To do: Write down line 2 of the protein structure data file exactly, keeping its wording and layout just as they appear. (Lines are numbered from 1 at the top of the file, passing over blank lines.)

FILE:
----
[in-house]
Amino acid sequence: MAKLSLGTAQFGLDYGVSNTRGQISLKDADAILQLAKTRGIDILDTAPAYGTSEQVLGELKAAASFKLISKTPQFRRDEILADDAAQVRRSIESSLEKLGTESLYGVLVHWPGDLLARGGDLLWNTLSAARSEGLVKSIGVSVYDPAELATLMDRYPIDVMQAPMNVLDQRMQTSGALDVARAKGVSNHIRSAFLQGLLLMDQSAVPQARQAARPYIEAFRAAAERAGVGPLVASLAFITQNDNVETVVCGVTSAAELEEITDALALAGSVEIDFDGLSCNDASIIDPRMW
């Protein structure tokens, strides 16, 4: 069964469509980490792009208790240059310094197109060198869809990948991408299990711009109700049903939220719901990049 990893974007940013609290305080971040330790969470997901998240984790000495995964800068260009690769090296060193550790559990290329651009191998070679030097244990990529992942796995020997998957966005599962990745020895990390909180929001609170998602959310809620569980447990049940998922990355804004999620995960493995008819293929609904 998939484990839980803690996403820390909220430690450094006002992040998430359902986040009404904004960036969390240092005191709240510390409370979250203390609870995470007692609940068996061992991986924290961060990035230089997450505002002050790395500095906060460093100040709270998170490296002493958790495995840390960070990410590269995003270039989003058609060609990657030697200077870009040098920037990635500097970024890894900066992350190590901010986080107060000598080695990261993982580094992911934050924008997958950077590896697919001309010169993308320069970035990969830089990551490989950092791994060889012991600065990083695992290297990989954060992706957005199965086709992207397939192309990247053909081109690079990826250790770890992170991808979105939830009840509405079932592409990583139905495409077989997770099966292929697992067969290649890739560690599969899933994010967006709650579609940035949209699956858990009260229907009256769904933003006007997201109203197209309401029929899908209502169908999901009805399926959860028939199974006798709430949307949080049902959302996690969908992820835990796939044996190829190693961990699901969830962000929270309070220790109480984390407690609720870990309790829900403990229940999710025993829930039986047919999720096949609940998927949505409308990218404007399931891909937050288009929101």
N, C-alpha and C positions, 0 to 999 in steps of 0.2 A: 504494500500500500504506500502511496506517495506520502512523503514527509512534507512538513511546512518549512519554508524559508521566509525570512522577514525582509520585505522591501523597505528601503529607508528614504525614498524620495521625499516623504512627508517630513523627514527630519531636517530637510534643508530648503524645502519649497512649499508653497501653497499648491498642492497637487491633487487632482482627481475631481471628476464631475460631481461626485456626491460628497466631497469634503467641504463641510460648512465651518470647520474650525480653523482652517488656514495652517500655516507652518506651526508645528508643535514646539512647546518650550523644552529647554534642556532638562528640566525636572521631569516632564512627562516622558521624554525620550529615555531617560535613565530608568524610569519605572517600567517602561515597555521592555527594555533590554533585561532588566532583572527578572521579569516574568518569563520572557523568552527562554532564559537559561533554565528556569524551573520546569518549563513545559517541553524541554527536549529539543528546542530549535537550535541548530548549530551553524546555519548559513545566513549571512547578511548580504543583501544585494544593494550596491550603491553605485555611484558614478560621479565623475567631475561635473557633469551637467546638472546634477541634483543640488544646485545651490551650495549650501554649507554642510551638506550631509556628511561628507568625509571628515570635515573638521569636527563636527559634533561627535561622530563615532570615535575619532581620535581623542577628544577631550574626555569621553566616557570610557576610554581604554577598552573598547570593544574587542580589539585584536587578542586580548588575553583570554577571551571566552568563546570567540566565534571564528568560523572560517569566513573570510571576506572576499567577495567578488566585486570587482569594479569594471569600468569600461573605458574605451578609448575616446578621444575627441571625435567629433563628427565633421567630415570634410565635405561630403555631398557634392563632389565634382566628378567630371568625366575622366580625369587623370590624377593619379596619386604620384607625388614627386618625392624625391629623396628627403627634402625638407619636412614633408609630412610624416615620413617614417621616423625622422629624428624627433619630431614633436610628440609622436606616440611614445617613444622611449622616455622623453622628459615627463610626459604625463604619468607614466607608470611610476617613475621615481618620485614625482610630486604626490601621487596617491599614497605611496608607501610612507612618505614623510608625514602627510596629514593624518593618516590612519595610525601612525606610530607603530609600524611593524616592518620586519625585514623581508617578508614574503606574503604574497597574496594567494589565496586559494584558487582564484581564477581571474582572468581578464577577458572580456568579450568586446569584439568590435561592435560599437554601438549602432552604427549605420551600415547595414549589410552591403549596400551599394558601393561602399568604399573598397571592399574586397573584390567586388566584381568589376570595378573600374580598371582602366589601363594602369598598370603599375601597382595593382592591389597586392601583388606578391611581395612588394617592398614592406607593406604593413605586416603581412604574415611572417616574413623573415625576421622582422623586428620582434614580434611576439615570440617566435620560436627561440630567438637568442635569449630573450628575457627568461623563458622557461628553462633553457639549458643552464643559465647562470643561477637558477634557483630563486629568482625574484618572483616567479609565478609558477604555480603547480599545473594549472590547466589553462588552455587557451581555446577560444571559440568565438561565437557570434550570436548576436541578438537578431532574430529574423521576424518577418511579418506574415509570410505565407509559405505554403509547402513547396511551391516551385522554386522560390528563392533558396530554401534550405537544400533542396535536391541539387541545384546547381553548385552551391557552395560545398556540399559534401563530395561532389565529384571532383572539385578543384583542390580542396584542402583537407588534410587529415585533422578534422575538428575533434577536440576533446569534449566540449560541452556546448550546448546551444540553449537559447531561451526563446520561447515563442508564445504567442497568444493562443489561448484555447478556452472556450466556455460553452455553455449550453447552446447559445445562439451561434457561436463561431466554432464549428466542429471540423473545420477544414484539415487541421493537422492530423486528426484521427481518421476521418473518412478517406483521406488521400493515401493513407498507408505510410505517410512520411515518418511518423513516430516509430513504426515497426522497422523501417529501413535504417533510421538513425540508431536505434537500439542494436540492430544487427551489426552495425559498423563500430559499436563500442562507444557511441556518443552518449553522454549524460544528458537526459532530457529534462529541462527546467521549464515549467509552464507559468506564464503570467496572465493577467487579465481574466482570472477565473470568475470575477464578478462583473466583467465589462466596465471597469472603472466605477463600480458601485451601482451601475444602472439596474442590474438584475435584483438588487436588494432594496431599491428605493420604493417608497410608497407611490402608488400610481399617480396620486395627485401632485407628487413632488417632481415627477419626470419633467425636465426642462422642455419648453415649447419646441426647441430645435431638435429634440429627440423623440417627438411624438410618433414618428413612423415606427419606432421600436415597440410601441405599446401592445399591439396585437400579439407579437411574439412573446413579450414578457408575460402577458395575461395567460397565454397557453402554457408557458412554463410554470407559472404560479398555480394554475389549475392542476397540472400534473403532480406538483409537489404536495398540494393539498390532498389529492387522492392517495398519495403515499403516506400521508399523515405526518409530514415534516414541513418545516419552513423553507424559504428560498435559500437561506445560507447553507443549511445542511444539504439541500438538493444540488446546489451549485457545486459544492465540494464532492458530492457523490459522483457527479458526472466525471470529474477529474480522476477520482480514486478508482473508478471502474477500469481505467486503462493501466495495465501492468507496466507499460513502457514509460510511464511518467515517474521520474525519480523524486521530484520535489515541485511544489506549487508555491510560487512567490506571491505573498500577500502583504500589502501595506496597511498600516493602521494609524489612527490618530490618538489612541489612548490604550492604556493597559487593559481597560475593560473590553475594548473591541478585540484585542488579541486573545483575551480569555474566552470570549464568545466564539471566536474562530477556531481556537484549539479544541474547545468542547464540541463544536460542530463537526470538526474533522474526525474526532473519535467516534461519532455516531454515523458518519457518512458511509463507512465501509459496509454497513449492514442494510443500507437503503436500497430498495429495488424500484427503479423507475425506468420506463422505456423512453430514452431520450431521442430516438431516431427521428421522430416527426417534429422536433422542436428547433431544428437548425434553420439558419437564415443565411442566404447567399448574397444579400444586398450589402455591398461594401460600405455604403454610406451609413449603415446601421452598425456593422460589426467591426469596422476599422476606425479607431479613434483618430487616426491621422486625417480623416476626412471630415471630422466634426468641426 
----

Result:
Amino acid sequence: MAKLSLGTAQFGLDYGVSNTRGQISLKDADAILQLAKTRGIDILDTAPAYGTSEQVLGELKAAASFKLISKTPQFRRDEILADDAAQVRRSIESSLEKLGTESLYGVLVHWPGDLLARGGDLLWNTLSAARSEGLVKSIGVSVYDPAELATLMDRYPIDVMQAPMNVLDQRMQTSGALDVARAKGVSNHIRSAFLQGLLLMDQSAVPQARQAARPYIEAFRAAAERAGVGPLVASLAFITQNDNVETVVCGVTSAAELEEITDALALAGSVEIDFDGLSCNDASIIDPRMW